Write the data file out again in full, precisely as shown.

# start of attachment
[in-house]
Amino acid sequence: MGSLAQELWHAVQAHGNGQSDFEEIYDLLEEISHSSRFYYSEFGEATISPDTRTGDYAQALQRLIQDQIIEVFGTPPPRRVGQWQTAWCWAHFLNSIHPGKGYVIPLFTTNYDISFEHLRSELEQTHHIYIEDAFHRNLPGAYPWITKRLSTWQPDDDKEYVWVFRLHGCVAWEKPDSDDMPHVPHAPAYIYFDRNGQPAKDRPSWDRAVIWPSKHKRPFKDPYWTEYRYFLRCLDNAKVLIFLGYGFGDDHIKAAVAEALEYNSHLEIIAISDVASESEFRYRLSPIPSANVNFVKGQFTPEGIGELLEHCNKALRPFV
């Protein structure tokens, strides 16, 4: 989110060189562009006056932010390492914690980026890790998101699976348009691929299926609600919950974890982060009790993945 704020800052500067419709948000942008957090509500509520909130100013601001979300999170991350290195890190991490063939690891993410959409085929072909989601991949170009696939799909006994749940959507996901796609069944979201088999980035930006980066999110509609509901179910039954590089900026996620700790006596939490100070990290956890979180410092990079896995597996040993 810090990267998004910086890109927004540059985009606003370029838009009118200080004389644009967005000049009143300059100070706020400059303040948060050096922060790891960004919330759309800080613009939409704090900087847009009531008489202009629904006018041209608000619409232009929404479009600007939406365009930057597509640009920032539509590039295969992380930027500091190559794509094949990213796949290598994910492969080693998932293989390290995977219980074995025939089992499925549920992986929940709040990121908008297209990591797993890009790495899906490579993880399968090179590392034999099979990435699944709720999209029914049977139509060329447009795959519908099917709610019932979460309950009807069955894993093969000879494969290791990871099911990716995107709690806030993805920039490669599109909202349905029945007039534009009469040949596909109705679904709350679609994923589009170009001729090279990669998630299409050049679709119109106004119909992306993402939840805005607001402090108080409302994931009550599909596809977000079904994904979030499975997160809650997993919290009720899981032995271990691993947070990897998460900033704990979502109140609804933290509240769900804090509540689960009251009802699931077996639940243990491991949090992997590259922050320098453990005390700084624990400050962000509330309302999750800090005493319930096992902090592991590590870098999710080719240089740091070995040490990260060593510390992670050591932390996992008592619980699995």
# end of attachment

[in-house]
Amino acid sequence: MGSLAQELWHAVQAHGNGQSDFEEIYDLLEEISHSSRFYYSEFGEATISPDTRTGDYAQALQRLIQDQIIEVFGTPPPRRVGQWQTAWCWAHFLNSIHPGKGYVIPLFTTNYDISFEHLRSELEQTHHIYIEDAFHRNLPGAYPWITKRLSTWQPDDDKEYVWVFRLHGCVAWEKPDSDDMPHVPHAPAYIYFDRNGQPAKDRPSWDRAVIWPSKHKRPFKDPYWTEYRYFLRCLDNAKVLIFLGYGFGDDHIKAAVAEALEYNSHLEIIAISDVASESEFRYRLSPIPSANVNFVKGQFTPEGIGELLEHCNKALRPFV
């Protein structure tokens, strides 16, 4: 989110060189562009006056932010390492914690980026890790998101699976348009691929299926609600919950974890982060009790993945 704020800052500067419709948000942008957090509500509520909130100013601001979300999170991350290195890190991490063939690891993410959409085929072909989601991949170009696939799909006994749940959507996901796609069944979201088999980035930006980066999110509609509901179910039954590089900026996620700790006596939490100070990290956890979180410092990079896995597996040993 810090990267998004910086890109927004540059985009606003370029838009009118200080004389644009967005000049009143300059100070706020400059303040948060050096922060790891960004919330759309800080613009939409704090900087847009009531008489202009629904006018041209608000619409232009929404479009600007939406365009930057597509640009920032539509590039295969992380930027500091190559794509094949990213796949290598994910492969080693998932293989390290995977219980074995025939089992499925549920992986929940709040990121908008297209990591797993890009790495899906490579993880399968090179590392034999099979990435699944709720999209029914049977139509060329447009795959519908099917709610019932979460309950009807069955894993093969000879494969290791990871099911990716995107709690806030993805920039490669599109909202349905029945007039534009009469040949596909109705679904709350679609994923589009170009001729090279990669998630299409050049679709119109106004119909992306993402939840805005607001402090108080409302994931009550599909596809977000079904994904979030499975997160809650997993919290009720899981032995271990691993947070990897998460900033704990979502109140609804933290509240769900804090509540689960009251009802699931077996639940243990491991949090992997590259922050320098453990005390700084624990400050962000509330309302999750800090005493319930096992902090592991590590870098999710080719240089740091070995040490990260060593510390992670050591932390996992008592619980699995």